Eric Bischoff gets candid about his views on multi-man matches, and why he feels they expose flaws in promotions' creative direction.
On a recent episode of his 83 Weeks podcast, Eric Bischoff, while discussing the career of Rey Mysterio in WCW, commented on a Triple Threat Tag Team Match that took place at Slamboree 1999. The match featured Rey Mysterio and Billy Kidman facing Raven and Perry Saturn in addition to the tandem of Chris Benoit and Dean Malenko.
While the former WCW President would be complimentary of the talent in the match, he would ultimately say that booking this kind of match really exposed the flaws which existed in the creative team of WCW at the time and would explain why he just isn't a fan of multi-man matches.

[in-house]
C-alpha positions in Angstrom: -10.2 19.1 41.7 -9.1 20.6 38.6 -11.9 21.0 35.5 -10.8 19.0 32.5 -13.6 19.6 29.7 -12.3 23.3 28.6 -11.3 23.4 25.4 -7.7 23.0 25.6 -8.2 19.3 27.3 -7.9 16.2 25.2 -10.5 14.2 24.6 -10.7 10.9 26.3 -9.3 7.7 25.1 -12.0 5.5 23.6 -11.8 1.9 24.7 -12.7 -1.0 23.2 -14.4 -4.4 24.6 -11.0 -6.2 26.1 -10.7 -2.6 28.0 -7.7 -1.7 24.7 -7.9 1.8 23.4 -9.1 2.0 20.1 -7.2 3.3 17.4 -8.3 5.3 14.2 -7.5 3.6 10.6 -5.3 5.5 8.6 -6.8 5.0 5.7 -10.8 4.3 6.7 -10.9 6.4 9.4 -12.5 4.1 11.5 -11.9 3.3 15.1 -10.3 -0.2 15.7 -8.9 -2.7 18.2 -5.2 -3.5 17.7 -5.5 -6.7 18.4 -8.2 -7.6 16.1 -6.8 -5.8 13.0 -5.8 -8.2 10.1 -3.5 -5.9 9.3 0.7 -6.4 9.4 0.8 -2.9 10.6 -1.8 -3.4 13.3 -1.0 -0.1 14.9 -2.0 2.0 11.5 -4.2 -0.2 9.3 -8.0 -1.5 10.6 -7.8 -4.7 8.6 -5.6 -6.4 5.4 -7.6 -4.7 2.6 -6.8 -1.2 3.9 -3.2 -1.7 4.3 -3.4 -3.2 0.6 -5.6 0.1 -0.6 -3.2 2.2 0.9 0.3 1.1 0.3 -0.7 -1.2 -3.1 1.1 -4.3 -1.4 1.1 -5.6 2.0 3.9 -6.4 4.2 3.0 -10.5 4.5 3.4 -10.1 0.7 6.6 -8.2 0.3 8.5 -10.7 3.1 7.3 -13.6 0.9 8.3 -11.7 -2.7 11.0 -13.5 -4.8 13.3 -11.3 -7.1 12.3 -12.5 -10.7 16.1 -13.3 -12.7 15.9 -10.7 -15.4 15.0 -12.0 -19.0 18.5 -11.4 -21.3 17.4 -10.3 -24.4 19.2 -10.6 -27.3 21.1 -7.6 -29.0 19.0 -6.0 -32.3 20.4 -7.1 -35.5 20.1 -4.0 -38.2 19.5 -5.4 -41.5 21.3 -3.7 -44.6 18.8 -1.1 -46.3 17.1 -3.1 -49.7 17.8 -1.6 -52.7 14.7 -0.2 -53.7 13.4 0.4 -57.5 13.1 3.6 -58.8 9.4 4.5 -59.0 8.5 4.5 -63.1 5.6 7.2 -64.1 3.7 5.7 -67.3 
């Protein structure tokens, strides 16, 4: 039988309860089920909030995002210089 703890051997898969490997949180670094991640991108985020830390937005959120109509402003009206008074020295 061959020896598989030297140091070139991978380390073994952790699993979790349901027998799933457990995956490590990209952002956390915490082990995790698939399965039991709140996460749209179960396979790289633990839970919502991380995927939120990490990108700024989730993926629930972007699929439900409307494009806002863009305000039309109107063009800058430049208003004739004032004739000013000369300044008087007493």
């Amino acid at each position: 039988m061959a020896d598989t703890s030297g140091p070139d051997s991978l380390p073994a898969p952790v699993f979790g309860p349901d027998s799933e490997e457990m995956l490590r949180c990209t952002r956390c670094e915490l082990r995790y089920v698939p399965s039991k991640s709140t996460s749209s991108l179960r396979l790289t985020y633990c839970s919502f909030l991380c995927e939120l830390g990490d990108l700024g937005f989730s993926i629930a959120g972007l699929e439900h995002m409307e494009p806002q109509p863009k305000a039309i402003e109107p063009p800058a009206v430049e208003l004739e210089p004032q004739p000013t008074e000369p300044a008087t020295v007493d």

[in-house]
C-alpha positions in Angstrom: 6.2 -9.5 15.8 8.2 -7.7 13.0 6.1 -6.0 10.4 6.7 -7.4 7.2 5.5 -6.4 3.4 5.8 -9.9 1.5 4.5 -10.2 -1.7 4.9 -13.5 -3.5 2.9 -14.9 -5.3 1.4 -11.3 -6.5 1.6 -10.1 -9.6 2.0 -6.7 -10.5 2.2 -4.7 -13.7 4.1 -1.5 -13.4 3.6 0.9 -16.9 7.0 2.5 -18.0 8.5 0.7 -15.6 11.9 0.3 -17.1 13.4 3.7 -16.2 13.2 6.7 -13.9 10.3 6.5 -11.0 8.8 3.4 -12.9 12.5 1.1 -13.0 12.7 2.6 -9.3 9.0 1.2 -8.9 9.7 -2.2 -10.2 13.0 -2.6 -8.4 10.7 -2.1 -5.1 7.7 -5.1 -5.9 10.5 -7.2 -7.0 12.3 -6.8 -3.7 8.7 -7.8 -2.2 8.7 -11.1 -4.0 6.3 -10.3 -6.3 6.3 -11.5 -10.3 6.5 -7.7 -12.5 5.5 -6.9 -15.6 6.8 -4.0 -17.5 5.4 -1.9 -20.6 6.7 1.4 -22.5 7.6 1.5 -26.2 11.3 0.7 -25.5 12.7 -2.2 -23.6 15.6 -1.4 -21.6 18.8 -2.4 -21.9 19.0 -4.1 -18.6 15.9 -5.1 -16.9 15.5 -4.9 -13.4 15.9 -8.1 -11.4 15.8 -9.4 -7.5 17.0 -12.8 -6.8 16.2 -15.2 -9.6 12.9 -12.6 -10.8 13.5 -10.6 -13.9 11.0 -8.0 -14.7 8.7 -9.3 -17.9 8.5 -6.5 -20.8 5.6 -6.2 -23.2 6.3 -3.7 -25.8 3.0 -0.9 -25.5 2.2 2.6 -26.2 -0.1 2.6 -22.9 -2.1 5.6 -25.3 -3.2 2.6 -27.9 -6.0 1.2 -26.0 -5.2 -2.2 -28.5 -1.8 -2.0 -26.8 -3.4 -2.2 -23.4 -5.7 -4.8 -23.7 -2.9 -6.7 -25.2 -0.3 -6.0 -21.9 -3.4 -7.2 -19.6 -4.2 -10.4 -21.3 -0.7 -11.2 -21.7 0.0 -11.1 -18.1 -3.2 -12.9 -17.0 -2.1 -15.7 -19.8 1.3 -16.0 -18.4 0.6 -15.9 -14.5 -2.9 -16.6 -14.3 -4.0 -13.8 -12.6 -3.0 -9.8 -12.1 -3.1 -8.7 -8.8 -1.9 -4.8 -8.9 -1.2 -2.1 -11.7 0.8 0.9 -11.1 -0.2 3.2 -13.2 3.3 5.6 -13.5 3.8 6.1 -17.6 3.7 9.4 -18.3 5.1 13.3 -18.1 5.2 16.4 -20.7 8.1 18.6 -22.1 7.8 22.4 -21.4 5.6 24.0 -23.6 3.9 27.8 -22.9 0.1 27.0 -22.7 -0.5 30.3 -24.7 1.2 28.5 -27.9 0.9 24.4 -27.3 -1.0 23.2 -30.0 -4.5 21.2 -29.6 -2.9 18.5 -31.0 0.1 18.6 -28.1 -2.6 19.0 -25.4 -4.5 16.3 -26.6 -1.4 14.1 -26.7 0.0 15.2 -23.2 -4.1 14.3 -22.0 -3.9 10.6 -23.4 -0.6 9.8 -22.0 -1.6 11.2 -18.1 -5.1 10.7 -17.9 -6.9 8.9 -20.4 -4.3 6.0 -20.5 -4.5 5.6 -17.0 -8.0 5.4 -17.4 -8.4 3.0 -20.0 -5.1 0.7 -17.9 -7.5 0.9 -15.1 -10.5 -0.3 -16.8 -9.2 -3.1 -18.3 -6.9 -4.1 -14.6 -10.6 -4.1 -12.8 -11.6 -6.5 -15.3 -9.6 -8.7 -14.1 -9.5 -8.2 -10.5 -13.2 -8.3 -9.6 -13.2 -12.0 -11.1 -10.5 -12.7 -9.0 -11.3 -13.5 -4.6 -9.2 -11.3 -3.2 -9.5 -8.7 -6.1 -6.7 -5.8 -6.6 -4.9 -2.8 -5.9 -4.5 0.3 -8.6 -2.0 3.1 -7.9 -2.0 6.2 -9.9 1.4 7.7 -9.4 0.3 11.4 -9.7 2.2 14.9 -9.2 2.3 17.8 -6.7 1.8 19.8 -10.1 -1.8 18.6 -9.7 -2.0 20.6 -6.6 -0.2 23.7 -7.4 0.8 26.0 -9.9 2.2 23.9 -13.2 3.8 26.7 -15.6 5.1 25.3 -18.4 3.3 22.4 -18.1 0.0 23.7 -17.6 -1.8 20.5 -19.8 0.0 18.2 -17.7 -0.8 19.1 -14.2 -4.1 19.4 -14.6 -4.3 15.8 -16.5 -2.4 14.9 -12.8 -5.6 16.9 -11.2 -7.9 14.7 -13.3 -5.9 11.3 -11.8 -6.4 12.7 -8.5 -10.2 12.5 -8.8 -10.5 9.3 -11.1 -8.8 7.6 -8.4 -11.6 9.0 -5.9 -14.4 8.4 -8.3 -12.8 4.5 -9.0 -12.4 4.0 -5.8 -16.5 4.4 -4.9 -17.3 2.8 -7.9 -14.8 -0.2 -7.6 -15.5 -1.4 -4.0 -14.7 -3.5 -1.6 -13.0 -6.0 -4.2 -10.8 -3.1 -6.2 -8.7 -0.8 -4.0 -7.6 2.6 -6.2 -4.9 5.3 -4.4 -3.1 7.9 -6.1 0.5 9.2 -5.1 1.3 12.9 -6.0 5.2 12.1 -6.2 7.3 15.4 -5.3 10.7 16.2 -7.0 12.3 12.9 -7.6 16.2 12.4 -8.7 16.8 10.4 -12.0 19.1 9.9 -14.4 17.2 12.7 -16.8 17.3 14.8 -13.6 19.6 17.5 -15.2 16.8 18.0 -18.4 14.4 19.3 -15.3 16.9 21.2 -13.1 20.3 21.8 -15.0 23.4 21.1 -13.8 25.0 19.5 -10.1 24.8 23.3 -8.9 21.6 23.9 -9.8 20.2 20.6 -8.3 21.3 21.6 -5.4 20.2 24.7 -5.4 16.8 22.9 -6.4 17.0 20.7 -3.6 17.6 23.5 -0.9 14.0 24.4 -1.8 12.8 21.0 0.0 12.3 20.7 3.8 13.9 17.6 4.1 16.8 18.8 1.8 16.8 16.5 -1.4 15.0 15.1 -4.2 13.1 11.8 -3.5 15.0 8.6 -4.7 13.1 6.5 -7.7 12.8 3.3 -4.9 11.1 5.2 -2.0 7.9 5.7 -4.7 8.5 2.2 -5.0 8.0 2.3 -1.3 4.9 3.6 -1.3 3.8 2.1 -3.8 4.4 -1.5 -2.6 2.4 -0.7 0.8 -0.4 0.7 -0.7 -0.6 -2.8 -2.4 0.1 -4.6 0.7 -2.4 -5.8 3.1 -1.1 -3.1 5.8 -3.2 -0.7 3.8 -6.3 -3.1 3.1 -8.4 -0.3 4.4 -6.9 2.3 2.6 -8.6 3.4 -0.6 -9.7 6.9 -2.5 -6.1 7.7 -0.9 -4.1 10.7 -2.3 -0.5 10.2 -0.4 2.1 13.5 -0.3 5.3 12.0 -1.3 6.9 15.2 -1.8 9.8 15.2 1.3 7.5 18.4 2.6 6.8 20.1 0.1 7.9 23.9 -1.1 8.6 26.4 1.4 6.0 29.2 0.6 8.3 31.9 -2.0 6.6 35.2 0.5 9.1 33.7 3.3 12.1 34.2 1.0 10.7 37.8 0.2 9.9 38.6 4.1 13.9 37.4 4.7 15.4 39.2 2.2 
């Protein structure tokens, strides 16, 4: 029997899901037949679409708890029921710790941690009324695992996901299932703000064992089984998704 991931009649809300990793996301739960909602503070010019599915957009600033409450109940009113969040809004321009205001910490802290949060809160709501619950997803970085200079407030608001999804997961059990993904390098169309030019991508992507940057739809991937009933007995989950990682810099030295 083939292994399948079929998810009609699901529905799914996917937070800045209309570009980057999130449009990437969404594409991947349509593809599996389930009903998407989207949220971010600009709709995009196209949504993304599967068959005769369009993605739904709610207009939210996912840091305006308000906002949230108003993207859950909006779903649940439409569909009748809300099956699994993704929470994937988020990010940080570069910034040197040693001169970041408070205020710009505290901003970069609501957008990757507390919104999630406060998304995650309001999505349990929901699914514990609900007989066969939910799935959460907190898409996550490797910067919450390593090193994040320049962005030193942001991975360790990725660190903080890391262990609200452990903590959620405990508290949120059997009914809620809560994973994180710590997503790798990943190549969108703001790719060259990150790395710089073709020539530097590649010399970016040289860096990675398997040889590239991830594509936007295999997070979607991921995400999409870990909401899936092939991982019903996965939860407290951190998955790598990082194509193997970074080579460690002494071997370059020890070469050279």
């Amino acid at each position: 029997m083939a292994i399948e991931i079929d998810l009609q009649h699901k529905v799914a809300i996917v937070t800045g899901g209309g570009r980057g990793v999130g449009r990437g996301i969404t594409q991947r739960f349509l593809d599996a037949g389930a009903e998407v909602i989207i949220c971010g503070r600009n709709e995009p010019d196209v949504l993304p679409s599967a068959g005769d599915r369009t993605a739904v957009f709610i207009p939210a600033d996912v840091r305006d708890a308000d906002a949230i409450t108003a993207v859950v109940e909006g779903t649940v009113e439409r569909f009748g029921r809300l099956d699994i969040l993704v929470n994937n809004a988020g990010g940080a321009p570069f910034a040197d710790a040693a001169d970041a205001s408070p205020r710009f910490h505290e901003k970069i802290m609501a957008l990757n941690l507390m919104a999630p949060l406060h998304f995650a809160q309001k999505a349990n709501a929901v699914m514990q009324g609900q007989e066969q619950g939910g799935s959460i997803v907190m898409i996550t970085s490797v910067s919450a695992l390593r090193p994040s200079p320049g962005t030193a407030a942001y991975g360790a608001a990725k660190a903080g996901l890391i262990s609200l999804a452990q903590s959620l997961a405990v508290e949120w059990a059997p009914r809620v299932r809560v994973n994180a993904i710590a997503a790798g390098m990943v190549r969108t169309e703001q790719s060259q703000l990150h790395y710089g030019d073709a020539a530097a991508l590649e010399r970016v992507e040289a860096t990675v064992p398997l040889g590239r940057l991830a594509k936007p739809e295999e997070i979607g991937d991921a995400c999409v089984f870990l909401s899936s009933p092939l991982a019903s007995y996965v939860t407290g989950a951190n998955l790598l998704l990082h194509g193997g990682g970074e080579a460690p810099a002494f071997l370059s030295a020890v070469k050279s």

"So we were running out of ideas. That was it. We didn't have a good story. We had great talent, some great talent. But we didn't have a great story. We didn't know where we're going," Bischoff began. "This is 1999. I was there, I can tell you, especially in the Spring of 1999. It was nothing but chaos. Internally, behind the scenes, as well as what was going on on television. But this is a perfect representation. I mean I was guilty of it myself. I did it. I know from where I speak when it comes to four-man, six-man, eight-man, all that kind of gimmick shit that people put on TV. It's really a representation of the fact that you're creative isn't functioning properly and you don't have a good story. And this was me doing it in the Spring of 1999."
Back in October, Eric Bischoff was let go from his position as Executive Director of WWE SmackDown and replaced by Bruce Prichard.
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